Can be put on the floor for maximum coupling and because of the tilted baffle dispersion is great.
  12. FretNoMore

    FretNoMore * Cooking with GAS * Supporting Member

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    Last gig I went DI from the pedalboard and used a small 12" EBS Drome combo at my feet, tilted up and back at me. The others in the band heard what they needed from the monitors and leakage from the PA speakers. I heard myself very well from the combo and when I cranked it a bit more - guitar player upped his volume - I don't think that affected the FOH sound. Other times I've placed my amp stage left, pointing in towards the stage, that works too and gives the other band members a bit more bass without interfering too much with the FOH sound.

    When using my bigger amp as backline I usually stand quite close to it, so no problem hearing myself. Only issue with that is I have a tendency to not dial up the bottom end enough, I get too much low end where I stand, but I try to compensate by stepping out a bit and listen at sound check.
  13. Smit_Dogg

    Smit_Dogg

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    I stack my cabs and amp on top of the multicore drum, it's a secure platform and it also saves on stage space.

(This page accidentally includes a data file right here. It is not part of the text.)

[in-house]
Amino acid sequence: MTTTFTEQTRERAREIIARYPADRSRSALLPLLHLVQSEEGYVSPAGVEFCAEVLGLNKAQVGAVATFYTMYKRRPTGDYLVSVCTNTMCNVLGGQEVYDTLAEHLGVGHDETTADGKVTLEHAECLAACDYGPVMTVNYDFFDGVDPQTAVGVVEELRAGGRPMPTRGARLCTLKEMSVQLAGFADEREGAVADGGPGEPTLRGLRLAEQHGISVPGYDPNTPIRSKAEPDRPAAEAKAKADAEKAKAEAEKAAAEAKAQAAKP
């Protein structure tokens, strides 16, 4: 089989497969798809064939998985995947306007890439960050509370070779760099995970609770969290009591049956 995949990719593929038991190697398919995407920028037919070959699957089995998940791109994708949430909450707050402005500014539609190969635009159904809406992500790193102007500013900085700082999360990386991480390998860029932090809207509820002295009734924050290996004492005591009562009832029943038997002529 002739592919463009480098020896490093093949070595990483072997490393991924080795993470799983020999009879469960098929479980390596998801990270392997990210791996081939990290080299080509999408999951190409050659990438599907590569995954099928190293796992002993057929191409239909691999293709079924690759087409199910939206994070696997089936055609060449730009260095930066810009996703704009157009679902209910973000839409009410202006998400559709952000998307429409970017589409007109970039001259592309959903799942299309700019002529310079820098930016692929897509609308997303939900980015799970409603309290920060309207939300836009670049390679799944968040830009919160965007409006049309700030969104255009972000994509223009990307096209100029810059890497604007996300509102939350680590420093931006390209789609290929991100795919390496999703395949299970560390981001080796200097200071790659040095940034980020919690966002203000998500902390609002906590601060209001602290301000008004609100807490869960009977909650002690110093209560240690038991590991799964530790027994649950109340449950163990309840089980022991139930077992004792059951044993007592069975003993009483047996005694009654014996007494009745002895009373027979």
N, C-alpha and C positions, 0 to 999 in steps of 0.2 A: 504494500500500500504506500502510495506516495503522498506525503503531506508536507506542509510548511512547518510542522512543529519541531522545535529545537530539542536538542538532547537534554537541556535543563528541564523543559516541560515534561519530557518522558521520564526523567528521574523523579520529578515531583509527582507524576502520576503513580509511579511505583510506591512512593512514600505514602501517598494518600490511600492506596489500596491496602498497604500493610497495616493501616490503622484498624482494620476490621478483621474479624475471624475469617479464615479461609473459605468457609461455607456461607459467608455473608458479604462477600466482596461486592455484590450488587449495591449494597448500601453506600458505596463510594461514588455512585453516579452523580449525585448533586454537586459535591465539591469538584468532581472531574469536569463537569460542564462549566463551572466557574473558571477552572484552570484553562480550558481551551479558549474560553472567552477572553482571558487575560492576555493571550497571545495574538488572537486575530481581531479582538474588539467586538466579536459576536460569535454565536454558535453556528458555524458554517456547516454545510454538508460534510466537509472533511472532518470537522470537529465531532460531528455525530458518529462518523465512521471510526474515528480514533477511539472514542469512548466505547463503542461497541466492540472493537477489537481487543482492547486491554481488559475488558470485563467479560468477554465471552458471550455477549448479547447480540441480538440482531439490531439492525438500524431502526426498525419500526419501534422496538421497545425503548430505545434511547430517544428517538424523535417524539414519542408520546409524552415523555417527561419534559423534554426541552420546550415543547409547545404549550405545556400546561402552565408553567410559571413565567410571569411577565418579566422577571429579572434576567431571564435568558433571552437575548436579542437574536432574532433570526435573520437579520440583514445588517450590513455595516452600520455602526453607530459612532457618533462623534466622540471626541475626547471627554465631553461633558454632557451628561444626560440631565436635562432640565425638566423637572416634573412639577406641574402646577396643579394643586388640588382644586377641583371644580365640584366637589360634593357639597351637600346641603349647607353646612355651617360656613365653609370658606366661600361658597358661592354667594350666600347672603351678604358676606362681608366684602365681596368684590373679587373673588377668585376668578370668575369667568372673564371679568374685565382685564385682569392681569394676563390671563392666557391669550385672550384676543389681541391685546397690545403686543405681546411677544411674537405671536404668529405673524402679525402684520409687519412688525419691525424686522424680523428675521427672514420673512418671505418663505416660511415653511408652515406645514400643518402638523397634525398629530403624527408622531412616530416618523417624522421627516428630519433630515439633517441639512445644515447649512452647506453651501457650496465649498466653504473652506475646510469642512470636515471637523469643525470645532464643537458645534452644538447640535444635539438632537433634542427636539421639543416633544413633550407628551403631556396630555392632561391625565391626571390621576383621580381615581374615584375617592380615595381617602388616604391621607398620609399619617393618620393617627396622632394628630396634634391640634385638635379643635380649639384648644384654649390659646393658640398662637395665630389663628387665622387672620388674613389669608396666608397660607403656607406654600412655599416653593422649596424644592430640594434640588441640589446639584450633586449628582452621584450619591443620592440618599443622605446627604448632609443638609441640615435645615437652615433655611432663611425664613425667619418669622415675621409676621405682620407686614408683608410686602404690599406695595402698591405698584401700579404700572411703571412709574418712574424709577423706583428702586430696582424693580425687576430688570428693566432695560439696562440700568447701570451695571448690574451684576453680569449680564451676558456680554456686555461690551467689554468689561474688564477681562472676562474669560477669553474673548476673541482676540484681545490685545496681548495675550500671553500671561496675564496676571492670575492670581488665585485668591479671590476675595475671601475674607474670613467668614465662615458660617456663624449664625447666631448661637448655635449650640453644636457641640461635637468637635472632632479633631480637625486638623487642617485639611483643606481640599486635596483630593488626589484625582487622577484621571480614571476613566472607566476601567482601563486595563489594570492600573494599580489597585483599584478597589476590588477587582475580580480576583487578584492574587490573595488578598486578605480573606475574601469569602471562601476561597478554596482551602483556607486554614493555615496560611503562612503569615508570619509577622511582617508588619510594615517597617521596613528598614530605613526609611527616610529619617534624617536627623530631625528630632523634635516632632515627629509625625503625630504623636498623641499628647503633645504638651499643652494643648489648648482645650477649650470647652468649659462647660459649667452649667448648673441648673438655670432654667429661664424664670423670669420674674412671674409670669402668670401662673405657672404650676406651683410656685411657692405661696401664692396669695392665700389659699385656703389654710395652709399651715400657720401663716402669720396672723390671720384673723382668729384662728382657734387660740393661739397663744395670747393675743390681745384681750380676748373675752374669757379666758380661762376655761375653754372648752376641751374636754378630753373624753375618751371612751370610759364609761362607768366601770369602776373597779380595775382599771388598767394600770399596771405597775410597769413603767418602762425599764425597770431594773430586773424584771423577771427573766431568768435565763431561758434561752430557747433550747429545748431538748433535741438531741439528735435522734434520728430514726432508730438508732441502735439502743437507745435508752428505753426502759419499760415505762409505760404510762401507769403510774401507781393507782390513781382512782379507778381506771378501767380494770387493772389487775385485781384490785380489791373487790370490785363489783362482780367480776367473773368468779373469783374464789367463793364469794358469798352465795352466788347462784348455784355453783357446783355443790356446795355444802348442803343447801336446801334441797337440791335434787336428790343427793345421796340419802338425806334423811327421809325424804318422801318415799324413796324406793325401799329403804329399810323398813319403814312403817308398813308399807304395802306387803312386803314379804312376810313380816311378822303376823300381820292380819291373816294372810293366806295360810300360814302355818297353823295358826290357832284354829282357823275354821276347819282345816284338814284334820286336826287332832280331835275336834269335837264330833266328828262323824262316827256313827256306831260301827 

14. dukeorock

    dukeorock Gold Supporting Member

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    Disclosures:
    Authorized fEARful/FEARLESS/greenboy designs builder
    Another vote for tilt back designs...use them all the time these days for small stages :)
  15. Jeff Elkins

    Jeff Elkins Previously frebassist Supporting Member

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    My band uses a large diaphragm condensor for vocals at center stage. I wanted to echo the above as a side note (no pun intended)--when my bass amp is in a traditional backline position it plays havoc with the condensor mic.
  16. georgestrings

    georgestrings Supporting Member

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    Yeah, I also prefer to tilt rather than elevate - these days, I'm using a 215 most of the time, so it isn't an issue...


    - georgestrings
  17. jnewmark

    jnewmark Supporting Member

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    I raise my cabs on every gig, using at any given time, the examples already talked about. +1 on the two foot limit. I cut down the Quik Lok speaker stand to 18", and , if not using that, I use one of the tilt back stands available that raise the cab about a foot or so. I'm just one of those guys that has to hear every note I play, or I'm not comfortable.
  18. kellyrojo

    kellyrojo

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    Feb 16, 2011
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    Took an old rubber floor mat, rolled it up, put some red duct tape around the edges....bam a wedge to tilt your cab. Its nice cause its free, nobody ever sees it, and you can adjust the tilt by moving it forward or backward under the cab. Its also indestructible.
  19. sears

    sears

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    Aug 7, 2005
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    I wish I'd tilted mine yesterday
  20. jessicabass

    jessicabass

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    I use a GK MB212 and basically all i do is push about 10 feet behind me and use a 25 foot cable and i can hear it just perfect.